Welcome to the heart of Bowling Green! At any given time you might find a concert, wedding, hear a politician or even see Santa Clause when the Square is illuminated for Christmas.
Frontier Courthouse Square
Settlers trickled into this area around 1790. The Moore brothers, a locally prominent family, donated two acres of land for use as a public square. Carpenters built a log courthouse and jail to assist the establishment of local government around 1798. The Square became the heart of legal, business and social transactions where locals served food and liquor, the judge served justice and merchants sold their wares to a growing population seeking a wide variety of products.
Fountain Square Park
A brick two-story courthouse replaced the original log building as the town grew. Although no battle took place in Bowling Green during the Civil War, some of the commercial buildings around the Square burned. The town survived the occupation of two armies but it looked ragged afterwards.
A fashionable, larger courthouse was built in 1869, a block to the west. The use of the Square changed as the City officially
The Fountain in the Square
The original fountain deteriorated so the City ordered the current iron fountain from the J.L. Mott Ironworks of New York in 1881. To give the fountain a final flourish, Hebe the goddess of youth, crowned the top. Four iron statues based upon Roman mythology circle Hebe’s fountain. Ceres the goddess of grain, Pomona the goddess of fruit, Melpomane the goddess of tragedy, and Flora the goddess of flowers.
The Square Today
Although businesses come and go, many of the historic buildings remain including the oldest building on the square, the three-story Younglove, built in 1837 on the corner of State and Main Streets. In the 1980s, property owners, government officials and historic preservationists joined forces to protect and revitalize the area by listing it as a National Register and Local Historic District and by rehabilitating the buildings and park. Today, concerts, art walks, festivals, events at the Capitol theater and many interesting shops and restaurants attract tourists and residents.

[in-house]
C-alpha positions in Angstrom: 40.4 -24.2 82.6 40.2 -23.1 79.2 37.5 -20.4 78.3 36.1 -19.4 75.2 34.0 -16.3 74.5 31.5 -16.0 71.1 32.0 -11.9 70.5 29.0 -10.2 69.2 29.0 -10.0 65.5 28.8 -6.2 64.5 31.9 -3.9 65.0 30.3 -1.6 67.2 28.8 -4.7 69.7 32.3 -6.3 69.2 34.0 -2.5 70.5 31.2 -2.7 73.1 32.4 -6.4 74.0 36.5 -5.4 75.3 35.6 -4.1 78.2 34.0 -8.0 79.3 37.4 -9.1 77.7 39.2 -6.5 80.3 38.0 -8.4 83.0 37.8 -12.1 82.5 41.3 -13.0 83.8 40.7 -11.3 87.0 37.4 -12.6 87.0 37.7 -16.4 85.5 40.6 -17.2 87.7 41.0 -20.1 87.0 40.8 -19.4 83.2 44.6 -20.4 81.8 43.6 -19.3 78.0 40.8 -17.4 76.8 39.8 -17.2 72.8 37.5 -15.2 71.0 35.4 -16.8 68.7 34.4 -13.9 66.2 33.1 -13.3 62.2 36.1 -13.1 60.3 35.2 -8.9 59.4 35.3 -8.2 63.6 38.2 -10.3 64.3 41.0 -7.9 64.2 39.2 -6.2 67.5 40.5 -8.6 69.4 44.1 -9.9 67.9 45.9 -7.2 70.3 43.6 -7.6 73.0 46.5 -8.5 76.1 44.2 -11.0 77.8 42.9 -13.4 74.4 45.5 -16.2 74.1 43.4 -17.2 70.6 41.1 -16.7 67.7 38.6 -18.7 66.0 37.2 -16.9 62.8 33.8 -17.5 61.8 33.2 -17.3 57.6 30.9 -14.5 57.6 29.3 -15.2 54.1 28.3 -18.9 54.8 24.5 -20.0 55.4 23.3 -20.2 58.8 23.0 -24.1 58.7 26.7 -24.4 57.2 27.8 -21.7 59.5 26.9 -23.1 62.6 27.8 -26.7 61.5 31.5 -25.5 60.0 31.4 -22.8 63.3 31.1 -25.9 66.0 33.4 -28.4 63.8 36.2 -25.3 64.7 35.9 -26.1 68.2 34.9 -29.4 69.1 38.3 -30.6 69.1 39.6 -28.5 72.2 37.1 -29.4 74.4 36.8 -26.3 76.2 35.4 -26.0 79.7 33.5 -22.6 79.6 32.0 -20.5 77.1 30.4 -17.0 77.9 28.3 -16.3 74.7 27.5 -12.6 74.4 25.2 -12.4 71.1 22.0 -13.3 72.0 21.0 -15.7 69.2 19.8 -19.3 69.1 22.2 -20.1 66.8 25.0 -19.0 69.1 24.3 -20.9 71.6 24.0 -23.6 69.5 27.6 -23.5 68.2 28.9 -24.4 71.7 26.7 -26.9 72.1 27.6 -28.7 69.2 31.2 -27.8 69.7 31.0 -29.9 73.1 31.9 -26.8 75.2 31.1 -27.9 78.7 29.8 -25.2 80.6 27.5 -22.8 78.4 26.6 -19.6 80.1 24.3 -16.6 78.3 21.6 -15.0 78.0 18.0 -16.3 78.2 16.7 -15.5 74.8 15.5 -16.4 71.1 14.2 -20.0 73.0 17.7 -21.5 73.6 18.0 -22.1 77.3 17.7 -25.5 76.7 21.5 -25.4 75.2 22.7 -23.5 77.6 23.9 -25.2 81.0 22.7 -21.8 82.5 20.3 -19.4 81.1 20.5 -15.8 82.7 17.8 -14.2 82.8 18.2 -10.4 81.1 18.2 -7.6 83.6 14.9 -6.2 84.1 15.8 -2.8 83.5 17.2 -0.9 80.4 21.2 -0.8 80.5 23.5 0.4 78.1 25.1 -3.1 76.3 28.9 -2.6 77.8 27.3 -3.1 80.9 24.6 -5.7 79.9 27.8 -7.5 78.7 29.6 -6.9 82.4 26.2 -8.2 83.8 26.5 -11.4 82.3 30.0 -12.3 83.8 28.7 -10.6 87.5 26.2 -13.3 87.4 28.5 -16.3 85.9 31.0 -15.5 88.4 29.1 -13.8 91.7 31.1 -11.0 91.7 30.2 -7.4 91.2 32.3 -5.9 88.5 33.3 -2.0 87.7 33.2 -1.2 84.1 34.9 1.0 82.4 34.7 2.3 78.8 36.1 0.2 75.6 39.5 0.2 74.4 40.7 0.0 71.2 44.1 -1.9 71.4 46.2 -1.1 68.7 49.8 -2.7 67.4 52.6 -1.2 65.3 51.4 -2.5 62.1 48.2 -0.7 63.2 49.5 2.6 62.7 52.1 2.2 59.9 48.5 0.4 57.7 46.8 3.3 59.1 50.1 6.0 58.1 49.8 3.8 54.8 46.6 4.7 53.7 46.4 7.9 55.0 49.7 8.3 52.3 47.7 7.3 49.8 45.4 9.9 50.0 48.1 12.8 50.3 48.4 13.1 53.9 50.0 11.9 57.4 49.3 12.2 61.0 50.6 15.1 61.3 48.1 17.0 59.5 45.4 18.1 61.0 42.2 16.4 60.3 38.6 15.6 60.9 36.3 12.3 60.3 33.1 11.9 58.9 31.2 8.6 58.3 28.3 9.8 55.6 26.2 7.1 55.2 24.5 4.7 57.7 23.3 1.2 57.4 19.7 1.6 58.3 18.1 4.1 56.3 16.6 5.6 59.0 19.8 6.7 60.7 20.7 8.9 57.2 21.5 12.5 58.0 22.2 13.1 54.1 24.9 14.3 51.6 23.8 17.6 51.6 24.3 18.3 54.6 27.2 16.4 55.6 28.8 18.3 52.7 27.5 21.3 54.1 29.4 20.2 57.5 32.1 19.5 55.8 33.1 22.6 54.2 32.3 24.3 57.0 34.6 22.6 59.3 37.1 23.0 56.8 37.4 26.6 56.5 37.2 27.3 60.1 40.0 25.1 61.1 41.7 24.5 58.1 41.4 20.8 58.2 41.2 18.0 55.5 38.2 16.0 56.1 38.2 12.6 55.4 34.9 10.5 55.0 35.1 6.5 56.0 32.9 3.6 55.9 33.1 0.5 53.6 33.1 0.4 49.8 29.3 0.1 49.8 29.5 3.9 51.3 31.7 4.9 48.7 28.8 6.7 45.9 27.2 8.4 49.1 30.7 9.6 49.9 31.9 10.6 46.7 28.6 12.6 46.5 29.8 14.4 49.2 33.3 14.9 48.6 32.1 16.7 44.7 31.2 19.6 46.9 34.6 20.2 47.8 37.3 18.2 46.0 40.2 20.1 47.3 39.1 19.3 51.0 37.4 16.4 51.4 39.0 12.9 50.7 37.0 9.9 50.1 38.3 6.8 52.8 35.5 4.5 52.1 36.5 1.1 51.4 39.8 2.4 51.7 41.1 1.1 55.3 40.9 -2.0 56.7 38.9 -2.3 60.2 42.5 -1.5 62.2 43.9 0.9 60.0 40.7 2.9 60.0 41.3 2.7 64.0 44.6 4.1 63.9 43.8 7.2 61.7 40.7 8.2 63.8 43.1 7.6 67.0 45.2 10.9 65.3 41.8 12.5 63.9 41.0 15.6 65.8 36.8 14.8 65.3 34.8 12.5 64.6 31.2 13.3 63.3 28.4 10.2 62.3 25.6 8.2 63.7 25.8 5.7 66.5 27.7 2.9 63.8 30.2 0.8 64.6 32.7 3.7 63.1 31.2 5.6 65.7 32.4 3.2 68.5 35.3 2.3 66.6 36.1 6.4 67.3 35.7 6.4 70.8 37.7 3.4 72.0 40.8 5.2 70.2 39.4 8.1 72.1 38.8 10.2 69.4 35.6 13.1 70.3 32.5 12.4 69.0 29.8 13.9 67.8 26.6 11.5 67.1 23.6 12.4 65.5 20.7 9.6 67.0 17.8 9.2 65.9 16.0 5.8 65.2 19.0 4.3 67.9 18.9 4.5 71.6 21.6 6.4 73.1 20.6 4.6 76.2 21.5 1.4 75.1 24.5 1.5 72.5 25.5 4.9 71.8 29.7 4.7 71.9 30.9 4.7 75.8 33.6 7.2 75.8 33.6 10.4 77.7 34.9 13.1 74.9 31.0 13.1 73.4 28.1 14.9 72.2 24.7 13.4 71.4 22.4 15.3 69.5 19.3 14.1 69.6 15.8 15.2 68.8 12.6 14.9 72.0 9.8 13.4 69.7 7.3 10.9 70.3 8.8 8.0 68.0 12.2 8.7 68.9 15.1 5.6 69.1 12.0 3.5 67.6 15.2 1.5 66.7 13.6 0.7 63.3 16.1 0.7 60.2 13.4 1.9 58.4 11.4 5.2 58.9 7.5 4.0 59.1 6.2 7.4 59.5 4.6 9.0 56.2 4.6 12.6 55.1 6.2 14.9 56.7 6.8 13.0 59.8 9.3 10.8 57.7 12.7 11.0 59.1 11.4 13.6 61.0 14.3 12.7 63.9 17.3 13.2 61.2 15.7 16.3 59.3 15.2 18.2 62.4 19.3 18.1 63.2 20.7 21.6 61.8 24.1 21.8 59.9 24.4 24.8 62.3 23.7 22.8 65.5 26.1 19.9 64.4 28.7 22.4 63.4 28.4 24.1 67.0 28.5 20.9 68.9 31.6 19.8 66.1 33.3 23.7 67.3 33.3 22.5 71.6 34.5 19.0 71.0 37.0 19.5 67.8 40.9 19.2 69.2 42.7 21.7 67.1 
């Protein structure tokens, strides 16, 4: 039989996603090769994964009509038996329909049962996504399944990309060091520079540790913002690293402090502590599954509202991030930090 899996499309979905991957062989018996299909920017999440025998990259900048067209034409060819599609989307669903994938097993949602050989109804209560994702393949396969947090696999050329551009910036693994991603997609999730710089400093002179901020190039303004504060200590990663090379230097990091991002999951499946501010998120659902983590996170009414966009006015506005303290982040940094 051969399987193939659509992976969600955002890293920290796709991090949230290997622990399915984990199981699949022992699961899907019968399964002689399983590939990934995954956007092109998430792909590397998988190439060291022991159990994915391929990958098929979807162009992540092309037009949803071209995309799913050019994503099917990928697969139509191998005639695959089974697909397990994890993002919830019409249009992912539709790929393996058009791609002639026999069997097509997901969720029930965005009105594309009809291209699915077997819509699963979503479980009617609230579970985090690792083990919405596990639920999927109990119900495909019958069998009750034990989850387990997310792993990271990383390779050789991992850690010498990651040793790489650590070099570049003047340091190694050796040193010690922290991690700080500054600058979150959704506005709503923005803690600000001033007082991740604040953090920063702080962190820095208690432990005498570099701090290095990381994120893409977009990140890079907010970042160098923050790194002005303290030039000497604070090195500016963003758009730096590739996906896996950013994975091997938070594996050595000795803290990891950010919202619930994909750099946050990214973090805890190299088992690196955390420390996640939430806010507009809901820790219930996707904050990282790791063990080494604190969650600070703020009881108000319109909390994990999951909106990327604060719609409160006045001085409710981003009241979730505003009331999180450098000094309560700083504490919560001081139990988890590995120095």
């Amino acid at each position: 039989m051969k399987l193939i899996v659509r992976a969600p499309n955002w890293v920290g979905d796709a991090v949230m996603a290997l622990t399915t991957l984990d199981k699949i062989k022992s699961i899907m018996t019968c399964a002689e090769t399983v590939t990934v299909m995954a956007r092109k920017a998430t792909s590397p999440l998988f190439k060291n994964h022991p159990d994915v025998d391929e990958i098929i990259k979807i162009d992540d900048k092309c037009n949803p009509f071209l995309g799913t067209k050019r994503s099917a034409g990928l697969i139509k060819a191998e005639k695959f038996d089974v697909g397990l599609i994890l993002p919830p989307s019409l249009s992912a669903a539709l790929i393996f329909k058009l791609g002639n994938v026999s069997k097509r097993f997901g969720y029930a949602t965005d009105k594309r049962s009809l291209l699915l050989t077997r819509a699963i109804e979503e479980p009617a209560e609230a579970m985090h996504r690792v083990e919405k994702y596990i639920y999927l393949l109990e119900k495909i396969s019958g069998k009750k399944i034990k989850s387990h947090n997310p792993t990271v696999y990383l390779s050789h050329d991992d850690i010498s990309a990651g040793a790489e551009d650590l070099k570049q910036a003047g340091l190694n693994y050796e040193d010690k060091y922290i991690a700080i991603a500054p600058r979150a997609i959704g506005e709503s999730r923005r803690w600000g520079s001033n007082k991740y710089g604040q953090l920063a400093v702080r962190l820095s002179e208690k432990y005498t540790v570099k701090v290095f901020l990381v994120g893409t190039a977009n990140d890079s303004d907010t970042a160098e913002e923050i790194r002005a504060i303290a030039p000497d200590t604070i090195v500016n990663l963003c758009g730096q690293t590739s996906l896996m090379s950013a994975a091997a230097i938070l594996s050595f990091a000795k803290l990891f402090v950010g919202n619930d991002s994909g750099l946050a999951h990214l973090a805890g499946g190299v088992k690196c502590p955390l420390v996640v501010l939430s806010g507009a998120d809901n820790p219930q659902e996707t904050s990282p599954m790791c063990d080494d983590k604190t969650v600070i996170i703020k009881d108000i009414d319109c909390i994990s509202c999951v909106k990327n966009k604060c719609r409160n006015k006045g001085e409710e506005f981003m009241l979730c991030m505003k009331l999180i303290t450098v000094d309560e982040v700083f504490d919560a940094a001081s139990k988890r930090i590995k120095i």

Elegant ladies relax around the fountain in Victorian garb.
As the oldest building on the Square, the Younglove’s appearance changed over time. This photo was taken in the mid 1800s and shows the original entrance.
County Court Day Scene, Park Square, Bowling Green, Ky. Dec., 1910
The second courthouse, built in 1812.
Temperance rally in the Square, ca 1907.
Topics. This historical marker is listed in these topic lists: Industry & Commerce • Parks & Recreational Areas • Settlements & Settlers.
Location. 36° 59.614′ N, 86° 26.459′ W. Marker is in Bowling Green, Kentucky, in Warren County. Marker is on East Main Street, on the right when traveling north. Touch for map. Marker is in this post office area: Bowling Green KY 42101, United States of America. Touch for directions.
Other nearby markers. At least 8 other markers are within walking distance of this marker. The Nahm Building (a few steps from this marker); Princess Theatre (a few steps from this marker); Morris Jewelry (within shouting distance of this marker); Getty Building (within shouting distance of this marker); Barr Building (within shouting distance of this marker); Civil War Occupations (within shouting distance of this marker); Gerard Hotel (about 300 feet away, measured in a direct line); Covington Building (about 300 feet away). Touch for a list and map of all markers in Bowling Green.
Also see . . .
1. Fountain Square Park History. (Submitted on September 5, 2019, by Tom Bosse of Jefferson City, Tennessee.)
2. Downtown Heritage Walk
Credits. This page was last revised on September 21, 2020. It was originally submitted on September 5, 2019, by Tom Bosse of Jefferson City, Tennessee. This page has been viewed 47 times since then and 13 times this year. Photos: 1, 2, 3. submitted on September 5, 2019, by Tom Bosse of Jefferson City, Tennessee. • Andrew Ruppenstein was the editor who published this page.